Lighten your favorite winter soups, stews, and casseroles
Winter has arrived, along with our cravings for warm, wonderful soups,
stews, and casseroles. I don't know what we love more -- the fact that they are
warm and satisfying or that we throw them into one pot or dish for a convenient
meal. Either way, it's a "win, win."
Some of our favorite winter recipes can be naturally light in calories and
fat, like minestrone or chicken noodle soup. Other favorites though, can tip
the scales in the calorie and fat departments, like tuna noodle casserole or
chili. There is a way to keep some of our favorite winter warmers on our
winning weight-loss program though -- by making a few ingredient
Tips to Lighten Favorite Winter Soups, Stews, And Casseroles
- Add vegetables every chance you get to soups, stews, and casseroles. Try
adding the longer-cooking, sturdy vegetables (carrots, parsnips, cabbage,
mushrooms, celery, sweet potatoes, potatoes, corn, etc.) that won't go mushy on
you when you bake or stew them for an hour.
- Start with lean meat when making meat-containing casseroles and stews, and
remember to take off the skin and any other visible fat before using it.
- You can also turn down the meat in your dish and turn up the vegetables by
using less meat than the recipe calls for and adding in a vegetable or two.
Sausage and bacon can be replaced with lighter renditions. Hillshire Farms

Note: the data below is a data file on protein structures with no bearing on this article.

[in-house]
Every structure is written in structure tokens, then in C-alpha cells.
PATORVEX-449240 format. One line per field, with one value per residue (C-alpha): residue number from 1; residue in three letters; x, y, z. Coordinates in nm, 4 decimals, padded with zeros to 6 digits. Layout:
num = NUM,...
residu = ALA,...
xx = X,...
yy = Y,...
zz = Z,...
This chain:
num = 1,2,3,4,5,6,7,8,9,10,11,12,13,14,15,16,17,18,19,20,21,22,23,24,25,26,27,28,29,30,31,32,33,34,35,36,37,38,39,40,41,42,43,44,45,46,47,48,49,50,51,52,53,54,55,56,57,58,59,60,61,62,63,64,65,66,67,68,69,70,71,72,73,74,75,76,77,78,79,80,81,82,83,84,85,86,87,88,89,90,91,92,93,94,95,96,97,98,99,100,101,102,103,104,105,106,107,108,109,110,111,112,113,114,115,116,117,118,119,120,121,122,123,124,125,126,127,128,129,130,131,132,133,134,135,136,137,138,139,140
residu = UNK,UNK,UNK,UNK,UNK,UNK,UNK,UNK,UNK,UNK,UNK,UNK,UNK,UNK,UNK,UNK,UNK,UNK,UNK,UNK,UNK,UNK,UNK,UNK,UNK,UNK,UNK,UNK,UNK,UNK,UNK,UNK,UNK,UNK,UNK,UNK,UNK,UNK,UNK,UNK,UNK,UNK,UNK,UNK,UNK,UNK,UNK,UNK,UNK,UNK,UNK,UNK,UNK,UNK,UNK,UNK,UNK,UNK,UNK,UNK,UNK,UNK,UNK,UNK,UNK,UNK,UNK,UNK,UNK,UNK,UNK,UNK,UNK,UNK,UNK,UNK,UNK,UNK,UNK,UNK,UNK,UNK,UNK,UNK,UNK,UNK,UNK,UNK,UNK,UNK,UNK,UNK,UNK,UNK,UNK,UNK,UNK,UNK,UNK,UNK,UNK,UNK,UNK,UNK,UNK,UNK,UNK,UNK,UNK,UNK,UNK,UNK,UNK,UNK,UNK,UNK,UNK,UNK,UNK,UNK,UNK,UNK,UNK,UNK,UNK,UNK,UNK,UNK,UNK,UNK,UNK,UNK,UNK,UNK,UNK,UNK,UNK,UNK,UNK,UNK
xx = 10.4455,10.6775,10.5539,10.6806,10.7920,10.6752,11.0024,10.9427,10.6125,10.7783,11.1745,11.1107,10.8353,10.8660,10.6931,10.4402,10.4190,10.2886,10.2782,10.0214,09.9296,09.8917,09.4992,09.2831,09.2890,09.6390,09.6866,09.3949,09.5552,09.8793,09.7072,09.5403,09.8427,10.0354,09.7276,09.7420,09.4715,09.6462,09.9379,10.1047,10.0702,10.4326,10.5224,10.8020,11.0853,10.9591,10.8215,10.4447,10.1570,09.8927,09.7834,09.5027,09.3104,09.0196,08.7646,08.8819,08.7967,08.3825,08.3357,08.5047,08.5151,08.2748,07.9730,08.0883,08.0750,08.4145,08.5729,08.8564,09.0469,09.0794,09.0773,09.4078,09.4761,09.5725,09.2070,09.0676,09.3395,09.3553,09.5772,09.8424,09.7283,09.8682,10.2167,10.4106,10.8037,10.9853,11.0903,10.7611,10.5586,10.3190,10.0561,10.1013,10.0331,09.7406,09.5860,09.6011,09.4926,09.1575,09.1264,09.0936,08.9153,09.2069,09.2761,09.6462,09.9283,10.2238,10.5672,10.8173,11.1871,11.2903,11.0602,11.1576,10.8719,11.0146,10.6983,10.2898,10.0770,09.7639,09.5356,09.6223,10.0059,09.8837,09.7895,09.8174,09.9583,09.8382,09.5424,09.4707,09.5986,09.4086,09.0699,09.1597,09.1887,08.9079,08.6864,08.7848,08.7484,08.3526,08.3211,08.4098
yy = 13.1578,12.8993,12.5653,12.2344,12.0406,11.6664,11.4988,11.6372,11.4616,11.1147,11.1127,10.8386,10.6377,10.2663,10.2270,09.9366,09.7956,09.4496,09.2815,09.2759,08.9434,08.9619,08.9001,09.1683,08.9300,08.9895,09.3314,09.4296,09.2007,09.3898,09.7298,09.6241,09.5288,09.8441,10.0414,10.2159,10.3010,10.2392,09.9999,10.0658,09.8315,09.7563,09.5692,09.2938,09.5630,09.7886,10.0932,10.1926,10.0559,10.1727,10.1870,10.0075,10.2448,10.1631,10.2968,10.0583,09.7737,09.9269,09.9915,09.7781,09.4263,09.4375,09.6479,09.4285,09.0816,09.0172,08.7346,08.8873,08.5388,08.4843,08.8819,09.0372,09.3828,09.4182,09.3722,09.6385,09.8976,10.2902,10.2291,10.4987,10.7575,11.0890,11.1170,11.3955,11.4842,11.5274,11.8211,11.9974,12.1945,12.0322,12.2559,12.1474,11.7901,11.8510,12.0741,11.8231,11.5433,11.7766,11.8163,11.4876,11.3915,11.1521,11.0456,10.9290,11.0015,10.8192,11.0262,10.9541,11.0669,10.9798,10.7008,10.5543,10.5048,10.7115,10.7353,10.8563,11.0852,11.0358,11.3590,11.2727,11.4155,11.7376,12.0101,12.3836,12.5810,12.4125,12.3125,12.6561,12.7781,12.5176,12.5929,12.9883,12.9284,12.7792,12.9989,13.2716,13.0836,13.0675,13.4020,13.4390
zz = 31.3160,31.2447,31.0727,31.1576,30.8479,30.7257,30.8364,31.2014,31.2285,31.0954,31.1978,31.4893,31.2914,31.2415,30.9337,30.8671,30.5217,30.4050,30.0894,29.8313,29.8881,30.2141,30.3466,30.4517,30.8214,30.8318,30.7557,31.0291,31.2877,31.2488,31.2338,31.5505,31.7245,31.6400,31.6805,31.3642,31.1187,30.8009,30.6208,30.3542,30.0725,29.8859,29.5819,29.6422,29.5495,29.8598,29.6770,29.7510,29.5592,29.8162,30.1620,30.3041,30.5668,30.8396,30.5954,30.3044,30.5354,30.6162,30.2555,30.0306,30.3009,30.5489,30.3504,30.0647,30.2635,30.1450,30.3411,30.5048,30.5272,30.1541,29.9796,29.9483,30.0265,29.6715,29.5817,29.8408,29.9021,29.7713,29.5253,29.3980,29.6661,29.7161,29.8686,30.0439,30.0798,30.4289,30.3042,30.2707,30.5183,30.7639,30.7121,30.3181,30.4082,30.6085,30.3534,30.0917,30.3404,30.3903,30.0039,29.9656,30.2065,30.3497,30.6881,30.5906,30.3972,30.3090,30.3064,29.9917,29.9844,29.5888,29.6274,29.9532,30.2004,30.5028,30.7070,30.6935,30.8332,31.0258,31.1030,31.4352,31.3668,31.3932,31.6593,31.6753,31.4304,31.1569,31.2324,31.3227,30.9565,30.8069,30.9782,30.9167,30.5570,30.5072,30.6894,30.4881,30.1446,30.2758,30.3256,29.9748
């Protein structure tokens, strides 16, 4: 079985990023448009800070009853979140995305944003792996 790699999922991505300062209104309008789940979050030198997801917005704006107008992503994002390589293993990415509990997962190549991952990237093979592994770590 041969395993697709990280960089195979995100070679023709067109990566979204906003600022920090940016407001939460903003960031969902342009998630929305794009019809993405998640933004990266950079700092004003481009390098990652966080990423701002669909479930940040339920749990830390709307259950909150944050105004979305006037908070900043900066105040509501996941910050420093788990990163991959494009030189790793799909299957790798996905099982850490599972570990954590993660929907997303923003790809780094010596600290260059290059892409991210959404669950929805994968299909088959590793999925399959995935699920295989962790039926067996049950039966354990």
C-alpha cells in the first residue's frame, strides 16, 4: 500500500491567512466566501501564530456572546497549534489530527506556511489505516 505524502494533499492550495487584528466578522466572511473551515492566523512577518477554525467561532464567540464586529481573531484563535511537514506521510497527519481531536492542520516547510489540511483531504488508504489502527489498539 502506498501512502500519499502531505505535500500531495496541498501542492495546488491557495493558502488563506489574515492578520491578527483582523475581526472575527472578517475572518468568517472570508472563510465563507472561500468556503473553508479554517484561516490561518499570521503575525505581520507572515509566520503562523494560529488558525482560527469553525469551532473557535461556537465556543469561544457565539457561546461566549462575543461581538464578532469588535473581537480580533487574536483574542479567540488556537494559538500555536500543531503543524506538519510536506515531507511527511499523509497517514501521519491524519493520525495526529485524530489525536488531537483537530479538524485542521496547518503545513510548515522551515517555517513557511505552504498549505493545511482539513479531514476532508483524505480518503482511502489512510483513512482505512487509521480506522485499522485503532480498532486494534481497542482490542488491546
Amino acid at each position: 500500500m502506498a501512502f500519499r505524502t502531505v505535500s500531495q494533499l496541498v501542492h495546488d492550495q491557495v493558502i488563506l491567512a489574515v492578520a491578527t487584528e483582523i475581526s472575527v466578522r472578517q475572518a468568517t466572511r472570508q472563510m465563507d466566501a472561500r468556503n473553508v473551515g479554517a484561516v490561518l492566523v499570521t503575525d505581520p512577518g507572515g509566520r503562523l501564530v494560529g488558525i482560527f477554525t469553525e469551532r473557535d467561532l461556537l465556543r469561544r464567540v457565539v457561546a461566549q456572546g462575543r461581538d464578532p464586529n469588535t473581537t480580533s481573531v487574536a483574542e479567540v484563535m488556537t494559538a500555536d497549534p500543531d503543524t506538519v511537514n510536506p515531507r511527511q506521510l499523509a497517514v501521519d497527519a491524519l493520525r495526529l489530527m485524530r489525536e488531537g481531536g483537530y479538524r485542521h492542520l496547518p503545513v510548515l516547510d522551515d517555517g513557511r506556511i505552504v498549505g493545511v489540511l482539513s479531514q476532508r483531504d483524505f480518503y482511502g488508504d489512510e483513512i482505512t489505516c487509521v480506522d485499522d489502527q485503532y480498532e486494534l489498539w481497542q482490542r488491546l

reduced fat Turkey Polska Kielbasa or Jimmy Dean Light breakfast sausage work
just as well in our favorite recipes. And Louis Rich Turkey Bacon can be added
in place of regular bacon.
- Oftentimes, you don't have to add the butter or oil that many recipes call
for. The slow cooking or baking of stews and casseroles really help keep the
dish moist and bring out the natural flavors in the ingredients.
- Cut the cream in soups and casseroles by adding fat free half and half,
evaporated skim, or whole milk instead of regular half and half or liquid
whipping cream. Low-fat milk can be used as a substitute too, but you may need
to stir a little fat-free or light sour cream into the milk before you add it
to keep it creamy as it cooks.
- If a condensed canned cream soup is called for in a casserole, you can
choose the 98% fat free options now available. If you do use the regular cream
soups, just be sure to cut the fat and calories in the other ingredients in the
- Switch to reduced-fat cheese in your soup or casserole recipes and you can
cut the fat in half. There are some great reduced-fat cheese options now --
choose from the 2% Kraft cheeses, Sergento Light, and Cracker Barrel Light
Celebrate the winter season with these wonderfully warm and comforting